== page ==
A Canada police force has been accused of ignoring an indigenous mother’s warning about leaving her toddler with the man now charged with his death.
Tanner Brass was found dead hours after police arrested his mother, Kyla Frenchman, when she argued with them about her son’s safety, she said.
The boy’s father, Kaij Brass, has been charged with second-degree murder.
Indigenous leaders say Ms Frenchman was racially profiled and have demanded the local police chief’s resignation.
Two Canadian police officers in the city of Prince Albert, Saskatchewan, have been suspended.
Police responded to reports of a domestic dispute in the early hours of 10 February and found Ms Frenchman standing outside the apartment building, she said.
Ms Frenchman told the officers she had been kicked out of her apartment and feared her 13-month-old son was in danger.
She said the officers told her to wait outside and entered the building, only to return shortly afterwards and say no-one had answered the door.
Ms Frenchman said when she demanded the officers check on Tanner, she was arrested for suspected intoxication. She denies being drunk.
Several hours later police were called back to the same home to reports of a homicide involving a child.
They found Tanner dead and Kaij Brass was arrested.
Speaking at a news conference on Friday, Kyla Frenchman struggled to speak as she demanded justice for her son. Standing with friends and relatives, she spoke of her son as a “happy baby” with a big smile.
A statement read on her behalf said she had “begged and pleaded” with police to help her and her child after they arrived at their home.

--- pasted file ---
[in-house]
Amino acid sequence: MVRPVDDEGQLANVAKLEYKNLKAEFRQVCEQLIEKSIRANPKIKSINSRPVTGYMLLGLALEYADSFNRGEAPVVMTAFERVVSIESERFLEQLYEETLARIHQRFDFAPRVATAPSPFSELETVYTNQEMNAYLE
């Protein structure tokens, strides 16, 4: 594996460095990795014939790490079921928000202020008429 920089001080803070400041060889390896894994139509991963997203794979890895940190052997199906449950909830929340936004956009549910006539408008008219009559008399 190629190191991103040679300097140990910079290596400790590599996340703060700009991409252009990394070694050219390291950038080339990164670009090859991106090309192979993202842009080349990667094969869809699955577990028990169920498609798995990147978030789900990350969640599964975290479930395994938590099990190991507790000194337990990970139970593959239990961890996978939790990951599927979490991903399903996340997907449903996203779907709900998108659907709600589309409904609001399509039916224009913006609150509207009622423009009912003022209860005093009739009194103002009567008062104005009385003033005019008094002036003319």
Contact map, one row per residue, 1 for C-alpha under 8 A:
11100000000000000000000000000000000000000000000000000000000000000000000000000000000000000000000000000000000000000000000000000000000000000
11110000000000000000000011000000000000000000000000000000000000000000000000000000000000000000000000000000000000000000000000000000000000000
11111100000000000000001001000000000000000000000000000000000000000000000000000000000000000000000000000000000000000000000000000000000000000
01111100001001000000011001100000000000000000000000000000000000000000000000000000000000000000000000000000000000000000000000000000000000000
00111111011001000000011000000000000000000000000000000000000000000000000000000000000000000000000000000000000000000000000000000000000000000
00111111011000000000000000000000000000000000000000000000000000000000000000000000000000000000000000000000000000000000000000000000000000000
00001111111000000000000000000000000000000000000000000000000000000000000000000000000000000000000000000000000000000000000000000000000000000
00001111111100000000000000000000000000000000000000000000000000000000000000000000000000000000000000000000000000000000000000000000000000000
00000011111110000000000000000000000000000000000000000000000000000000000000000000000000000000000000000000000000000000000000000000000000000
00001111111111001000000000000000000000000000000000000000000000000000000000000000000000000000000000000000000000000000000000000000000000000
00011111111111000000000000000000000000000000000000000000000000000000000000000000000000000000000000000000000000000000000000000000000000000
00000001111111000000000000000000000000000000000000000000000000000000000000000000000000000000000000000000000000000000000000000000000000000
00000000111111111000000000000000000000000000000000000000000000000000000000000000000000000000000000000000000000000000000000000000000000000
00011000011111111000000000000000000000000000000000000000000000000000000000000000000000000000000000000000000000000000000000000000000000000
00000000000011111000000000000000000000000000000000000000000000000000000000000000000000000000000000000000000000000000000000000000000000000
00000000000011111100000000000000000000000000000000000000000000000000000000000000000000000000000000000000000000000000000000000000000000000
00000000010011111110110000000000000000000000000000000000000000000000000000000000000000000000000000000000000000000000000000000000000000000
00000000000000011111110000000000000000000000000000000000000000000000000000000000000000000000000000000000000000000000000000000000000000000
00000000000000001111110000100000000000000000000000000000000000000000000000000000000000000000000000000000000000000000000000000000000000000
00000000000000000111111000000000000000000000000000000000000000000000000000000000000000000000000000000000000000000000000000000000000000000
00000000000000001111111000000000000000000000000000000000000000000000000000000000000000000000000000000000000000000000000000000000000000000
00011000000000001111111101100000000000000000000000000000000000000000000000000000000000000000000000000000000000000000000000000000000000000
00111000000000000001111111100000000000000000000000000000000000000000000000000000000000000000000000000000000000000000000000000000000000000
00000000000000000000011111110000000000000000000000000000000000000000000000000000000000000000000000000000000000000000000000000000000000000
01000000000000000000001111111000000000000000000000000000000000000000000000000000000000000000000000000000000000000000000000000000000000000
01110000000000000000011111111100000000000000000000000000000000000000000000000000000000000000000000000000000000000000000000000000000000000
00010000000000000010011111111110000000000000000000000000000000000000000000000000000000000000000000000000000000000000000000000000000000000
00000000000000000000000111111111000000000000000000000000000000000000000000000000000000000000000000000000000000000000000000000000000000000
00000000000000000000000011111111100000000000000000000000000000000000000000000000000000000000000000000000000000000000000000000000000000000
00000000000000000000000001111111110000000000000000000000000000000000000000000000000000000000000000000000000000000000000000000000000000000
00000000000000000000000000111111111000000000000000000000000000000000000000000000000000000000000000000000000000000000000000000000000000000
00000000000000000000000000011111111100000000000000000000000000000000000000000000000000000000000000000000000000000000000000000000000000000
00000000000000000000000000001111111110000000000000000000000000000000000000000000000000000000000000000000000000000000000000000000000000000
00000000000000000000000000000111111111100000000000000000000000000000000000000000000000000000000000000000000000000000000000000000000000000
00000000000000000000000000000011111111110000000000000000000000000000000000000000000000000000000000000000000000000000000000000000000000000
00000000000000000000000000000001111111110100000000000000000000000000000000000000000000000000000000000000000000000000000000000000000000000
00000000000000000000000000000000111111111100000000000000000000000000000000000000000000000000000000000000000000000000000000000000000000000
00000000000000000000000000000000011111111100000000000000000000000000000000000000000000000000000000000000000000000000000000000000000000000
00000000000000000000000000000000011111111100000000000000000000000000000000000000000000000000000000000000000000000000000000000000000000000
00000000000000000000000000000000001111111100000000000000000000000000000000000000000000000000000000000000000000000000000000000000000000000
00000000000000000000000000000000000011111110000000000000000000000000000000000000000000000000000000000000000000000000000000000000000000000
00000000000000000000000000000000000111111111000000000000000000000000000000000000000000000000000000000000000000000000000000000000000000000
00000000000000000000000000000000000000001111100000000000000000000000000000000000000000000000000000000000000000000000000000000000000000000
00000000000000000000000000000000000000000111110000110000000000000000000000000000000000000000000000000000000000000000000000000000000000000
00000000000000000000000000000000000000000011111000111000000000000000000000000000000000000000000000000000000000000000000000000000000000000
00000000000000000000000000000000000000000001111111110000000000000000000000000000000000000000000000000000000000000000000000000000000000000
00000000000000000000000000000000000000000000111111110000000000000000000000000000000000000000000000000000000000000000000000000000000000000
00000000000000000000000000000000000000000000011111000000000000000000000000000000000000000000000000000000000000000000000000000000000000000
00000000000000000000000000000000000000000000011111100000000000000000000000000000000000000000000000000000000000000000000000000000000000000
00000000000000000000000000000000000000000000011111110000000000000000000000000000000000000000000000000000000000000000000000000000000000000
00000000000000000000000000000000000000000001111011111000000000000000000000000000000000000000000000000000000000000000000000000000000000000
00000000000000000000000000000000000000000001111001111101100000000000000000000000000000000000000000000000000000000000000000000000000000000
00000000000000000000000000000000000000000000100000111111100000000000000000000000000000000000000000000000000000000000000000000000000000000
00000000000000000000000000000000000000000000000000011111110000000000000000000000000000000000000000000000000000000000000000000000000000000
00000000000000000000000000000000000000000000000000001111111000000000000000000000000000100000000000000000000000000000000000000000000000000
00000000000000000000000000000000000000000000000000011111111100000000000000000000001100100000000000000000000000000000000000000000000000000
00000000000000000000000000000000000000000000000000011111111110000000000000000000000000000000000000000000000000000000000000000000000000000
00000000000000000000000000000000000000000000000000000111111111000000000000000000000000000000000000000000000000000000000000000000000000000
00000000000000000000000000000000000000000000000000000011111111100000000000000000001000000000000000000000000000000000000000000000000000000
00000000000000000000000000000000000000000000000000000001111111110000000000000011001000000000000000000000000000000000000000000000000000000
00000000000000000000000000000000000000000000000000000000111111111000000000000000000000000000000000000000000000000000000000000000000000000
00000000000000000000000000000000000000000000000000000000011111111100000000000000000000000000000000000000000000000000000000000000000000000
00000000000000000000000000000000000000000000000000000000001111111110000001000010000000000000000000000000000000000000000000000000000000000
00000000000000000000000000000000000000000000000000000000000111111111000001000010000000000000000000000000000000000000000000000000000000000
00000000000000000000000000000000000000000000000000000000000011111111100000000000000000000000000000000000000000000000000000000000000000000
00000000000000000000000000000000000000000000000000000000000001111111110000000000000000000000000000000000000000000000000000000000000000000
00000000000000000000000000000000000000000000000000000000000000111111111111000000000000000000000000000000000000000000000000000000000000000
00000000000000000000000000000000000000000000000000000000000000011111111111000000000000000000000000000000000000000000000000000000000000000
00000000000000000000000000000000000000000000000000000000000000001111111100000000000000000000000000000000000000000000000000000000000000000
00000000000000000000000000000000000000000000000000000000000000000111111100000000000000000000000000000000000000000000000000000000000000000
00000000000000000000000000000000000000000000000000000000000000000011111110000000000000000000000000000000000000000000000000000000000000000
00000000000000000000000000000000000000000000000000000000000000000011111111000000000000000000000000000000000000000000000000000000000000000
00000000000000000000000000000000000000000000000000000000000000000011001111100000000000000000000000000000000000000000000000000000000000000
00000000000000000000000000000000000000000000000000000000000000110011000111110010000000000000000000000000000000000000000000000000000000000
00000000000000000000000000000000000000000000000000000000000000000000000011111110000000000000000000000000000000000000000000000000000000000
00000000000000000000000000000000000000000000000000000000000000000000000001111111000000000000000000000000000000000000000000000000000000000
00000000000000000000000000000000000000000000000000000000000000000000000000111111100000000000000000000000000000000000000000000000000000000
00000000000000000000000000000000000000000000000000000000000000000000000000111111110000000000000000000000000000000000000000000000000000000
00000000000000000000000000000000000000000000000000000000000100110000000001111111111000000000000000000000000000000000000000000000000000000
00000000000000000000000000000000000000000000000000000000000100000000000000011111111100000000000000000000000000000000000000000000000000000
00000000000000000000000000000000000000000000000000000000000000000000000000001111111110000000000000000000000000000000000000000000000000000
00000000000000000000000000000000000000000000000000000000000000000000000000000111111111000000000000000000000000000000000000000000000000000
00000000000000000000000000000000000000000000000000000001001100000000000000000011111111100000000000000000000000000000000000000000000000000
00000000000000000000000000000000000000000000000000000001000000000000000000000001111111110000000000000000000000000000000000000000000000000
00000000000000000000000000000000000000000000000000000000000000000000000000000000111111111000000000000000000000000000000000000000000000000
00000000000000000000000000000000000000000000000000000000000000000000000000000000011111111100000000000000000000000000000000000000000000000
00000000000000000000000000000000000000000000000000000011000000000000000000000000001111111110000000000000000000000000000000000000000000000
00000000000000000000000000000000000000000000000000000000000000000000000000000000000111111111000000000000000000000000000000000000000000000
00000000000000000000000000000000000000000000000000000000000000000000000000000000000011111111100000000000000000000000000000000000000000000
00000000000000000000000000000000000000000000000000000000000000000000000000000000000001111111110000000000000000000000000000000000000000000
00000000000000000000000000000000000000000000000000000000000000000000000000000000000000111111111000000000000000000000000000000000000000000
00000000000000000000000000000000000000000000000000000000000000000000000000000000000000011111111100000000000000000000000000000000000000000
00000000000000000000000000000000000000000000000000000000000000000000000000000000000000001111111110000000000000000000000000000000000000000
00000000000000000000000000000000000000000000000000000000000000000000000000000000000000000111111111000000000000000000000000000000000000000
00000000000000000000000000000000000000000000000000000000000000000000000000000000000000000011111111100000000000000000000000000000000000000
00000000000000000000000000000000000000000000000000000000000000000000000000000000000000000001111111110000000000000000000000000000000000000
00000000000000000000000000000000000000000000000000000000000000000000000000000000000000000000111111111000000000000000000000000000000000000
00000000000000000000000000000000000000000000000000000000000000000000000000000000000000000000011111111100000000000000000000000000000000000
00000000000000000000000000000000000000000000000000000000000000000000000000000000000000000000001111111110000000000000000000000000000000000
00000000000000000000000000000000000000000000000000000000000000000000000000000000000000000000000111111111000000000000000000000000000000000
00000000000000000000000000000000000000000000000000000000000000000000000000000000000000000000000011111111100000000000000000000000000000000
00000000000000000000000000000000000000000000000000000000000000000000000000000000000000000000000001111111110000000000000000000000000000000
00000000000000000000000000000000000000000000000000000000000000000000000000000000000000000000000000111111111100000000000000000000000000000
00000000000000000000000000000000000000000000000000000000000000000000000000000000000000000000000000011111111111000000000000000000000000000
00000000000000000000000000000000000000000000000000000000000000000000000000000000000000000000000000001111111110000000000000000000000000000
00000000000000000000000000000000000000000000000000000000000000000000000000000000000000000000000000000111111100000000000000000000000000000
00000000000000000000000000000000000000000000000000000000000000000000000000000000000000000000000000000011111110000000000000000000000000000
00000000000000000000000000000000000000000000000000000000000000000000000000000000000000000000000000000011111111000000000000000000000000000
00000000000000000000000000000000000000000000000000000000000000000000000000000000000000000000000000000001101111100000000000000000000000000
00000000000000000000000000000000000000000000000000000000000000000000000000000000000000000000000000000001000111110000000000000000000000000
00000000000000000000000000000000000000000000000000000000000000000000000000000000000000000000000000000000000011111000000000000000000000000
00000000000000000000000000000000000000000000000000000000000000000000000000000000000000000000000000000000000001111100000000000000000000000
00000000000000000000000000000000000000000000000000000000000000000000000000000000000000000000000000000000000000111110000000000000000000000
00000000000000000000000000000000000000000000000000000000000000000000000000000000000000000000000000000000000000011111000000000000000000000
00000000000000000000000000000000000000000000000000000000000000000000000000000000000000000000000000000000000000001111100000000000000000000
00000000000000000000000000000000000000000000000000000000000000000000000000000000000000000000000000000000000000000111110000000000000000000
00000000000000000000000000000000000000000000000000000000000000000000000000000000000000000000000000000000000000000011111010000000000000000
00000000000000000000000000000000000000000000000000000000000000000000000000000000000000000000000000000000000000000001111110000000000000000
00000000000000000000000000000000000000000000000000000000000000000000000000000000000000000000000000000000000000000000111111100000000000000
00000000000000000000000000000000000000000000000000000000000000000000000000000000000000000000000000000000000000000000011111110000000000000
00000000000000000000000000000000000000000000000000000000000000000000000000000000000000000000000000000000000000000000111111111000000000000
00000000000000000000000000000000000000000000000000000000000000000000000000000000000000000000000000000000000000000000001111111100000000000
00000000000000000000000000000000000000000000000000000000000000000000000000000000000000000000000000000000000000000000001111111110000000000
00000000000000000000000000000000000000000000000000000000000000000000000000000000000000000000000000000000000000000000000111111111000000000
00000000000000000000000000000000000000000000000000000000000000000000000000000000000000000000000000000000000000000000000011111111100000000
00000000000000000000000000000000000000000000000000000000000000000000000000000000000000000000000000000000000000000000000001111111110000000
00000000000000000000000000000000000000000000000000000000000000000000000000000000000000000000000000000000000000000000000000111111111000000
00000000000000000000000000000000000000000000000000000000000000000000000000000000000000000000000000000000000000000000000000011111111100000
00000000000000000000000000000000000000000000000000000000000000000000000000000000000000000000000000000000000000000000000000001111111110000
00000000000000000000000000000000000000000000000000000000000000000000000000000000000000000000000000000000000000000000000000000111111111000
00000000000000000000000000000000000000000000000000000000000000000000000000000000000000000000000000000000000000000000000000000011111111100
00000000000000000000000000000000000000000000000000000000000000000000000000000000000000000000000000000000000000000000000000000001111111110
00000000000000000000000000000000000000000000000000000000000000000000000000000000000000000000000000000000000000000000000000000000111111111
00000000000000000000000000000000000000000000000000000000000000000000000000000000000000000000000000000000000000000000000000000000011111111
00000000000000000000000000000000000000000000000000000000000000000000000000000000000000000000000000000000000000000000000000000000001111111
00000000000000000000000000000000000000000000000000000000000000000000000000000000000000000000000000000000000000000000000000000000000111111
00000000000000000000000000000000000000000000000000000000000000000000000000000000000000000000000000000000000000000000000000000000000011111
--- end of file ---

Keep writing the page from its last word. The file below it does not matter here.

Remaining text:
It went on: “Instead, they accused me of being drunk. They put me in handcuffs and they put me in a cell.”
A statement from the Prince Albert police department described the boy’s death as a tragedy.
It added: “As an organisation, there is nothing we can say to lessen the grief and torment at this shocking loss of a deeply loved child from our community.”
But Heather Bear, Vice-Chief of the Federation of Sovereign Indigenous Nations, said: “If these officers showed up to a domestic dispute call involving a young white family, knowing that an infant was inside and possibly in danger, do you think they would have arrested the mother and left?”
Police have not responded to this allegation.
Earlier this month, the department’s chief, Jon Bergen, suspended the two officers involved with pay.
Last week, 95% of the union representing Prince Albert officers supported a vote of no confidence in Mr Bergen’s leadership.
Ms Frenchman said in her statement she believed Tanner would still be alive “if they had listened to me”.
An investigation into the boy’s death is ongoing.